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8.2.9 Calculation and designing of the heat exchanger
8.2.9.1 Doublepipe heat exchanger
The following steps may be used to design a doublepipe heat exchanger
The calculations are based on trial and error. If the heat transfer coefficient comes out to be very small or the pressure drop comes out to be very high, this procedure to be redone for different set of diameters in the step1.
8.2.9.2 Shell and tube heat exchanger
The shell and tube heat exchanger also involves trial and error but it is not as simple as in case of double pipe heat exchanger.
The design of shell and tube heat exchanger includes,
a: heat transfer required for the given heat duty
b: tube diameter, length, and number,
c: shell diameter,
d: no of shell and tube passes,
e: tube arrangement on the tube sheet and its layout, and
f: baffle size, number and spacing of the baffles.
The calculation of LMTD can be done if the terminal temperatures are known. However, the design heat transfer coefficient (i.e., heat transfer coefficient including fouling factor) and the area are dependent on each other and thus challenges involve for the estimation. The also depends upon Reynolds number, which depends upon the liquid flow rate, sizes and the number of tubes. Therefore, is a function of diameter and the no of tubes and the parameter provides the area.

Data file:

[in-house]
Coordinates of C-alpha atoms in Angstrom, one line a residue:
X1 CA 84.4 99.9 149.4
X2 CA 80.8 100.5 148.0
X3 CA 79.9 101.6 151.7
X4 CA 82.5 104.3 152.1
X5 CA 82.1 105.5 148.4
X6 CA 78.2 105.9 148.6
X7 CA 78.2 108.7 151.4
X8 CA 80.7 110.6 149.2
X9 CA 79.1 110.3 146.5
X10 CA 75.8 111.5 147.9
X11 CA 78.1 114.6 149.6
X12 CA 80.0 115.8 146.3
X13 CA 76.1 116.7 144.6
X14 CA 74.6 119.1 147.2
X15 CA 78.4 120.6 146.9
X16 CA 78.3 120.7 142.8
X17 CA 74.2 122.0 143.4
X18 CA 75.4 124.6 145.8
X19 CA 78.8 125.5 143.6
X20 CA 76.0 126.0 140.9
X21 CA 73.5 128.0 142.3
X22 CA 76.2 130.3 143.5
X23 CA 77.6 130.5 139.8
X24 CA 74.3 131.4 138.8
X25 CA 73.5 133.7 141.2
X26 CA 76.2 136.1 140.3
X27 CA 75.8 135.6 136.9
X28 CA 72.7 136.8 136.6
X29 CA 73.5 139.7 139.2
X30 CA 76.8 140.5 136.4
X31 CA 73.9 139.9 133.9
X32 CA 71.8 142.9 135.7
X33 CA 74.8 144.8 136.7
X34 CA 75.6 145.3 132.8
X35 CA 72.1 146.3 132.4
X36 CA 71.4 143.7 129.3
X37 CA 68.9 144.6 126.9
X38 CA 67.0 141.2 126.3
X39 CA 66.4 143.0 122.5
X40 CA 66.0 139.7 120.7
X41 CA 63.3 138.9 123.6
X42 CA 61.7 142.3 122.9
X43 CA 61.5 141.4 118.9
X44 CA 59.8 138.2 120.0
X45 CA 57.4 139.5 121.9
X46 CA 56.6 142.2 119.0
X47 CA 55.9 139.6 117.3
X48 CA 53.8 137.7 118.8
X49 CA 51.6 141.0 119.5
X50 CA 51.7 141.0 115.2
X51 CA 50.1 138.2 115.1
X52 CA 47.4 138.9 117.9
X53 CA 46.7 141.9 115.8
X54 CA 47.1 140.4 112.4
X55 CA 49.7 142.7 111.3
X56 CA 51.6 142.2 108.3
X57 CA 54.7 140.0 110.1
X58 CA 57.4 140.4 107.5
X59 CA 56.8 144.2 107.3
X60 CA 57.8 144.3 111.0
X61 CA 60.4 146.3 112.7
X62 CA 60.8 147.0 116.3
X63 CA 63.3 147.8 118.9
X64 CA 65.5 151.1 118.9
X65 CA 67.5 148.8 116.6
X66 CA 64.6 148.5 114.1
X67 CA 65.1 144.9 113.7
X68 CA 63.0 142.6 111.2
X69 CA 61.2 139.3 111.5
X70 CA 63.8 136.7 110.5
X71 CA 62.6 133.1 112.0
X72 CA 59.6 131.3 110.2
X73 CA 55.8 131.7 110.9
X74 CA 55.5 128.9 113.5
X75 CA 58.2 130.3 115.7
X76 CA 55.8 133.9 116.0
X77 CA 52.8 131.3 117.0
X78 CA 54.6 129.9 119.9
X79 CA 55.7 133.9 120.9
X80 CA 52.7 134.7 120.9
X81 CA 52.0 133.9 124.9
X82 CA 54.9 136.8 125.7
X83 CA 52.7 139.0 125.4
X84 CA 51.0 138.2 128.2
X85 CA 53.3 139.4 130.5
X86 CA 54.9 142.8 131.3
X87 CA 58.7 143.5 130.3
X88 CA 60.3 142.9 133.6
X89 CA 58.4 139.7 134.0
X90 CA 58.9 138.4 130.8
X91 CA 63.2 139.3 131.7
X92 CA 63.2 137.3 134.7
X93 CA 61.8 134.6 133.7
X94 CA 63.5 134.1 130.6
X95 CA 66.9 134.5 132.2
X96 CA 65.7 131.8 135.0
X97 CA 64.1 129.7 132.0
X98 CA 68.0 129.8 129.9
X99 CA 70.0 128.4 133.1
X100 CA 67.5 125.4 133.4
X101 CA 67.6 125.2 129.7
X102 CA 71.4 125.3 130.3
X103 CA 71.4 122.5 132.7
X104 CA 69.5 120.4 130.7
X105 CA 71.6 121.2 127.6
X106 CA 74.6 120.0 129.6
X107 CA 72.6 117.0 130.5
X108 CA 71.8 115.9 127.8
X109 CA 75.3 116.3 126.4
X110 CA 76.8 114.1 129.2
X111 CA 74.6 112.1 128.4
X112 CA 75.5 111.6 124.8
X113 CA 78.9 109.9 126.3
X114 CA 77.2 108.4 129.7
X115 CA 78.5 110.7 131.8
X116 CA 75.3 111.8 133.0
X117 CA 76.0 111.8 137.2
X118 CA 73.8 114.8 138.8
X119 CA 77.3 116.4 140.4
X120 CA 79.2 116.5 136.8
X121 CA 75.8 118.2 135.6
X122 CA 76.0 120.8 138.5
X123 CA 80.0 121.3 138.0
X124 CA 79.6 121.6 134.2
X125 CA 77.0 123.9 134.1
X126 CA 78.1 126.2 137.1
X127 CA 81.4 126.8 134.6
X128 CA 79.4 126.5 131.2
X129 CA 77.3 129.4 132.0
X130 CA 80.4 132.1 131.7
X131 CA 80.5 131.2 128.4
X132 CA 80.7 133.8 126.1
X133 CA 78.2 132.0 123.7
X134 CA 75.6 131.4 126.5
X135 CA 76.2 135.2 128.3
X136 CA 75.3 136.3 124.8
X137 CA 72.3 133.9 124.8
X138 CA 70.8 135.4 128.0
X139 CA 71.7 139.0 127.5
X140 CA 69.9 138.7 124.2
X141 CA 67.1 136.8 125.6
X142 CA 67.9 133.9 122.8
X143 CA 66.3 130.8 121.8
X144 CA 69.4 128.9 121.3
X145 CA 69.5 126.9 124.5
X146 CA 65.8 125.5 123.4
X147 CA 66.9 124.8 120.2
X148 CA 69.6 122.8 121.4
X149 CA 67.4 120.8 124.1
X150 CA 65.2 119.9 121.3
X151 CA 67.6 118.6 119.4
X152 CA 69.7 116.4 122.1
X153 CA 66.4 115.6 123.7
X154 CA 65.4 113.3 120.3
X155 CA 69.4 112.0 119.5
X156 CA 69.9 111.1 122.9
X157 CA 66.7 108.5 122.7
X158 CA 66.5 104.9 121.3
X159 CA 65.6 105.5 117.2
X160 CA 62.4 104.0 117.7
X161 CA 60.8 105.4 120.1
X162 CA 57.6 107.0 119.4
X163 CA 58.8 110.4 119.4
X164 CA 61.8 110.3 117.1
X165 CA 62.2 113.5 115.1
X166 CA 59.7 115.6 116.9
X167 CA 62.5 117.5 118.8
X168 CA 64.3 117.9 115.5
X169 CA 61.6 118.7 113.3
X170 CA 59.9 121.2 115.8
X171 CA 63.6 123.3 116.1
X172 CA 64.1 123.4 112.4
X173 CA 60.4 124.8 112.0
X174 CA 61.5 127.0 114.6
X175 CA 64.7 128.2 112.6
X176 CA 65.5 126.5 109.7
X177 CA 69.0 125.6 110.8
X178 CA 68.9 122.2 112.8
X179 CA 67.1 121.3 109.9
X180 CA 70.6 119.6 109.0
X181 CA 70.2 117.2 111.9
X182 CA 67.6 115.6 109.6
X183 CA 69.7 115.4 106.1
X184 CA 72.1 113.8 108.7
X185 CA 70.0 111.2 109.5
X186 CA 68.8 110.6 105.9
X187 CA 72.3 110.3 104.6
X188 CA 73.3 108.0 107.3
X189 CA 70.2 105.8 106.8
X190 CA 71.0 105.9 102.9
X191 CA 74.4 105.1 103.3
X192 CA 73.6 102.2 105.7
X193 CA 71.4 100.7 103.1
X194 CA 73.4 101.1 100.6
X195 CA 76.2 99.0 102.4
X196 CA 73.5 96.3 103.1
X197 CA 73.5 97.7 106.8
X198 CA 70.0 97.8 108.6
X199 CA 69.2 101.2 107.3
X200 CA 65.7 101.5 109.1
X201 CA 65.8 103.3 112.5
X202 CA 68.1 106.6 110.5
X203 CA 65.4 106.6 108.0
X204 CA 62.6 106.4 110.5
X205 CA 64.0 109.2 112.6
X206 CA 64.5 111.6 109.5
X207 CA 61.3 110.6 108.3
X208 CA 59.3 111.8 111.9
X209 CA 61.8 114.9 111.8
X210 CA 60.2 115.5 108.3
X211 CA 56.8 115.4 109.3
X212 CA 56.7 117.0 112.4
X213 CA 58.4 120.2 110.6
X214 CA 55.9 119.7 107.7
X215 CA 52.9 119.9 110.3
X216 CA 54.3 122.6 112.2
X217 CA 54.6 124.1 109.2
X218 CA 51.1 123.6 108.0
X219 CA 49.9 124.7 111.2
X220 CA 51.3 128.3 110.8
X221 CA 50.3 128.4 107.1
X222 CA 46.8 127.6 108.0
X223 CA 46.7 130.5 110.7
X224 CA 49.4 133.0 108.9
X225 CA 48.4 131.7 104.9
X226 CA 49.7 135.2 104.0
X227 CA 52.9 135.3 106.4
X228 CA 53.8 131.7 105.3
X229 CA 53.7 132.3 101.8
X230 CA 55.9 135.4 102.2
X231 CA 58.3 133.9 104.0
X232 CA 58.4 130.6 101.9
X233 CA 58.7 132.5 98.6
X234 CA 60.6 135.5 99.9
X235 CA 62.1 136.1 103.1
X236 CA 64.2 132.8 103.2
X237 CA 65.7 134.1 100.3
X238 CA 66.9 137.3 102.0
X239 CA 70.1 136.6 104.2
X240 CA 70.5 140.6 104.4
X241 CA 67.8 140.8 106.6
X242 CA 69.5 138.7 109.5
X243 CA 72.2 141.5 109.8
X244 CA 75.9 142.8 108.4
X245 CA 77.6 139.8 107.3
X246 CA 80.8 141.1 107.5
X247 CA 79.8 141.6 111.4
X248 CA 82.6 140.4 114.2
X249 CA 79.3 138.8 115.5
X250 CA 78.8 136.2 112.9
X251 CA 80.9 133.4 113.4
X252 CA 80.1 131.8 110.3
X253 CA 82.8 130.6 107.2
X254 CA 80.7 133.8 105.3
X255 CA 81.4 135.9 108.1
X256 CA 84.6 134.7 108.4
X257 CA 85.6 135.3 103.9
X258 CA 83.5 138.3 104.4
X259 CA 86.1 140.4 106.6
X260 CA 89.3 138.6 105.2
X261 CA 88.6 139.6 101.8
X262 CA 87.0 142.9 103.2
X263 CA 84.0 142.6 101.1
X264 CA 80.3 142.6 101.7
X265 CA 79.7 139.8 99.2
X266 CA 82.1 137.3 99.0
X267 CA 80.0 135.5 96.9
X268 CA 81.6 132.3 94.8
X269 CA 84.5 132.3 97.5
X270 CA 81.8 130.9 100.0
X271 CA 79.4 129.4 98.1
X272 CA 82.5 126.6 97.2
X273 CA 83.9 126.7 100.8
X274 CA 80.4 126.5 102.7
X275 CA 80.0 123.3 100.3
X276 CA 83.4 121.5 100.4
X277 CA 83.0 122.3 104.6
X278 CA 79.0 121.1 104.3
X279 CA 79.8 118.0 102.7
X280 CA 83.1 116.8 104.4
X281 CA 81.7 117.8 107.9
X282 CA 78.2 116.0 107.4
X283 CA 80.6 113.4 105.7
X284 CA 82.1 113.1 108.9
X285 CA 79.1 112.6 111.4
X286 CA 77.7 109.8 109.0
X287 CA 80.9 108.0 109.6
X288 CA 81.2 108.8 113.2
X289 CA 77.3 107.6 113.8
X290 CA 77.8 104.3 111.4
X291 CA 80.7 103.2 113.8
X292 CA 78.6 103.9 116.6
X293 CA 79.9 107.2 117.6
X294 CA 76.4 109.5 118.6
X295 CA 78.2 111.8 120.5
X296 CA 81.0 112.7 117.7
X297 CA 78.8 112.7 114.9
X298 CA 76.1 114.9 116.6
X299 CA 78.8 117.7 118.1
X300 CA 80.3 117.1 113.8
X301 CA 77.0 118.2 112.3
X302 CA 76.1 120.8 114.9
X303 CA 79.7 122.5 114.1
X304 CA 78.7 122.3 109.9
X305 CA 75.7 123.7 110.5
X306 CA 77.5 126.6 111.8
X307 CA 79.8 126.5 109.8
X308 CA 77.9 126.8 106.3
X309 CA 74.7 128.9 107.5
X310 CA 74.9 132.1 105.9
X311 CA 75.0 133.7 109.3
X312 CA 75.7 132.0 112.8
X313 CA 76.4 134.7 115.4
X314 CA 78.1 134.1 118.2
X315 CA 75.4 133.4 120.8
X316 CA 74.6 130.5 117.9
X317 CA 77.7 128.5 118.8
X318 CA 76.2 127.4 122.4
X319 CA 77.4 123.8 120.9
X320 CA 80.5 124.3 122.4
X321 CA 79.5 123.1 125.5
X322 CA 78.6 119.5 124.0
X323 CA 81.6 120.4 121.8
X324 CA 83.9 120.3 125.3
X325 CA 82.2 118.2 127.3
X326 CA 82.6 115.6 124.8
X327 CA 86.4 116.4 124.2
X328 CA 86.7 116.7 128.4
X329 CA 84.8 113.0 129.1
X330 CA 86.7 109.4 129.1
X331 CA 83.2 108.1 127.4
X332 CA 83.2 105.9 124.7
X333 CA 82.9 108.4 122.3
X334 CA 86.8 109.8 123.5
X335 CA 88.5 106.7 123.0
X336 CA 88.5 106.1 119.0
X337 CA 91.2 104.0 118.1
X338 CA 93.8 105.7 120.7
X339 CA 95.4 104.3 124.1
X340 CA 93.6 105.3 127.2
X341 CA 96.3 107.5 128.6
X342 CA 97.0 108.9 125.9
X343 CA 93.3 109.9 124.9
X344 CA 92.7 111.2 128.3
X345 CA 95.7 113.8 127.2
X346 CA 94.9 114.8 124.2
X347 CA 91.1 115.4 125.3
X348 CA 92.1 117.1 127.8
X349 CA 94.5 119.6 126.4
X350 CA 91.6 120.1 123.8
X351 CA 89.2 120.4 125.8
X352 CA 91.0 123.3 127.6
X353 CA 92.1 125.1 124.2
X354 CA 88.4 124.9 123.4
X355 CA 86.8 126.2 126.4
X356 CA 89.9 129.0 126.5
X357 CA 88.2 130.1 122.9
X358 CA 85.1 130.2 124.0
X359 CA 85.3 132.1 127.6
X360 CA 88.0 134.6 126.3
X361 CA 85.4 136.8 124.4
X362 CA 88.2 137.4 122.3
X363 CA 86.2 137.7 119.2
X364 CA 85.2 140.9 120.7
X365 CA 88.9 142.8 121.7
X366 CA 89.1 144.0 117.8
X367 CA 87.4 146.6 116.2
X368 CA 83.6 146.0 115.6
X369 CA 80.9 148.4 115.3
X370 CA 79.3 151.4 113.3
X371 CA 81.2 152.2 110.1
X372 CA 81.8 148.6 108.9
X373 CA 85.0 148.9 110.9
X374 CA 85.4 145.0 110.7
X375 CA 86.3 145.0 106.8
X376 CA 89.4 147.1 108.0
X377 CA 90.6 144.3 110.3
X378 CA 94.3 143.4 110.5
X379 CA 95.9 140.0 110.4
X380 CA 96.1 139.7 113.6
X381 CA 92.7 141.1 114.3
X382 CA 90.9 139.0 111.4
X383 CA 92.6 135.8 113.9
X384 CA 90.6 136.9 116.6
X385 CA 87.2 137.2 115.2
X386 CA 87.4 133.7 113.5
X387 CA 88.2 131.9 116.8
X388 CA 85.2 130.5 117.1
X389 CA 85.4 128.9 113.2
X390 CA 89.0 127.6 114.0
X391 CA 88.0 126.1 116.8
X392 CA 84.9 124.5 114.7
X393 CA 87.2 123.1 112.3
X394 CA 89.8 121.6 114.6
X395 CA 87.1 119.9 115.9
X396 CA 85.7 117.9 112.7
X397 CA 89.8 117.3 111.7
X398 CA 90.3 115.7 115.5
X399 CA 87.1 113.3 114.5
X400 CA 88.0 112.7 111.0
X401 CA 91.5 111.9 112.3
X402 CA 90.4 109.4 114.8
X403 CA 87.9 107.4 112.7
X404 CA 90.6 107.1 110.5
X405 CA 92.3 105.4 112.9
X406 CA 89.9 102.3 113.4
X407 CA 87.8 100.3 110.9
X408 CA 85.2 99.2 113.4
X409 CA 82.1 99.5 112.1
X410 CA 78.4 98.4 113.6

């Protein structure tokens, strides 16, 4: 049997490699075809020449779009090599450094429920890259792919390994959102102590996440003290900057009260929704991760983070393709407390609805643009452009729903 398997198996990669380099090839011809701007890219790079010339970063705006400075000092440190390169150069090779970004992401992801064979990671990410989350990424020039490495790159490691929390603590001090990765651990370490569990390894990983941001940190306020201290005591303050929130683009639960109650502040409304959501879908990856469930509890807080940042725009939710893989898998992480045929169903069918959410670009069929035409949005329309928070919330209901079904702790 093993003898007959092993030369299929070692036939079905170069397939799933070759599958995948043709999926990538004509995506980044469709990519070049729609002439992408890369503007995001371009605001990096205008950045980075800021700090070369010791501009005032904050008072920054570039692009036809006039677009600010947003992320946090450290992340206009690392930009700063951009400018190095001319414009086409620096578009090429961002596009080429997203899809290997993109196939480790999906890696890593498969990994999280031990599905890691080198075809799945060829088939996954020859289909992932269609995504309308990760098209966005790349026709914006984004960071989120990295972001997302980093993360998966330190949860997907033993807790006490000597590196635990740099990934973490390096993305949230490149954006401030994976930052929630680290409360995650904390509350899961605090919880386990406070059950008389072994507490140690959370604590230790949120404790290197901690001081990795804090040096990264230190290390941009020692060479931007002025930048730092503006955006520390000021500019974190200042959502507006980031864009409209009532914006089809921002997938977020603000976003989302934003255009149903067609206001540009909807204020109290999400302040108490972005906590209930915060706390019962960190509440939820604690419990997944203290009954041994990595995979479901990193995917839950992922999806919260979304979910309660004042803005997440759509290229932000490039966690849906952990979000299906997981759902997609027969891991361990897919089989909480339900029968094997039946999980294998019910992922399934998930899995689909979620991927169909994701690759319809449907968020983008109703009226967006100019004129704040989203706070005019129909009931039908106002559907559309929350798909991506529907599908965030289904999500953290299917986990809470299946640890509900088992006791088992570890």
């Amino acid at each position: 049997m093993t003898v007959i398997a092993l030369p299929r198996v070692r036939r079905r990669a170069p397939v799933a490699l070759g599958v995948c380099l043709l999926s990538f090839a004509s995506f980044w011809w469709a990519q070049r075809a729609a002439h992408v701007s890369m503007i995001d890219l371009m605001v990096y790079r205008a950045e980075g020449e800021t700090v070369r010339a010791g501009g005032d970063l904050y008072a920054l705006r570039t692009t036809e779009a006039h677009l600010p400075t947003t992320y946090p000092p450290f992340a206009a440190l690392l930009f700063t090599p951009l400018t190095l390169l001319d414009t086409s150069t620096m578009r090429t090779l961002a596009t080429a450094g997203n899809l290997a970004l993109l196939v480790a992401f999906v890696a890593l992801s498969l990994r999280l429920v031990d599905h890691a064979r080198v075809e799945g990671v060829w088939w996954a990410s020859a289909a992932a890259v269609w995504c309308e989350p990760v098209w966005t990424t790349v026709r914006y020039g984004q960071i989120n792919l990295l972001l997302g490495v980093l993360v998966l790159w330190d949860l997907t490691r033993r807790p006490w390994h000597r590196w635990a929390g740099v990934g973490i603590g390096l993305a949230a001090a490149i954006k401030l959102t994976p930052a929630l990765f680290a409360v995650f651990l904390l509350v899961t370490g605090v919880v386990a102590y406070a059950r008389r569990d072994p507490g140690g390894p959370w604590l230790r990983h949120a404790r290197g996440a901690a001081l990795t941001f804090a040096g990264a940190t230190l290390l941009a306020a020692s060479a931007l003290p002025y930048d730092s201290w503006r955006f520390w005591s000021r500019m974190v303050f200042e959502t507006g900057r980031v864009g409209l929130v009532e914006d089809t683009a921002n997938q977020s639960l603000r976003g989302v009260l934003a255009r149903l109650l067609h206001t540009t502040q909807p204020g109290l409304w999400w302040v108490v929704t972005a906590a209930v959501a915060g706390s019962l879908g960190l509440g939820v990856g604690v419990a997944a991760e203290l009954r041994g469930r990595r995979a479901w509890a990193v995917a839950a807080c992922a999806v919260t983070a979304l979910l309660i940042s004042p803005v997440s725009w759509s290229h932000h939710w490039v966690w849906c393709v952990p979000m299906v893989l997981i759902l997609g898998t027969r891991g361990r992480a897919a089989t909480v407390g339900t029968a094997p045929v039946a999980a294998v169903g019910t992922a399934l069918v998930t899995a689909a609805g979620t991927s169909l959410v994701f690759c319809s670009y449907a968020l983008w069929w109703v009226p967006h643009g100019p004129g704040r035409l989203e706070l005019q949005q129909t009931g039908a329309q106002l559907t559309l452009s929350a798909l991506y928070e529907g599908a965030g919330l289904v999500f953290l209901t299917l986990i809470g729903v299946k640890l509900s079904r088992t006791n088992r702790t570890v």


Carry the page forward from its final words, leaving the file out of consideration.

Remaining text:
Moreover, can also be calculated is based on shell side coefficient but then it requires tube number, diameters and pitch. Thus, the above discussion shows that and A are not fully explicit and requires trial and error method of calculation.
The guideline for shellandtube calculation is shown in below,
Illustration
A heat transfer fluid is leaving a reactor at a rate of 167 kg/s at 85°C. The fluid is to be cooled to 50°C before it can be recycled to the reactor. Water is available at 30°C to cool the fluid in a 12 pass heat exchanger having heat transfer area of 15 m2. The water, which is being used to cool the fluid, must not be heated to above 38°C at the exit of the heat exchanger. The overall heat transfer coefficient of 400 Kcal/hm2°C can be used for the heat exchanger. The water flows through the shell and the oil flows through the tubes. The specific heat of the fluid may be taken as 0.454 kcal/kg°C. Find out whether the heat exchanger would be suitable for the given heat duty?
Solution:
It is given,
f : hot stream (fluid)
c : cold stream (water)
Energy balance across the heat exchanger will be,
Thus the minimum stream will be the hot stream.
Putting the values in the eq. 8.19,
The area 13.2 m^{2} found is less than the available area (15 m^{2}). Therefore, the given heat exchanger will perform the required heat duty.
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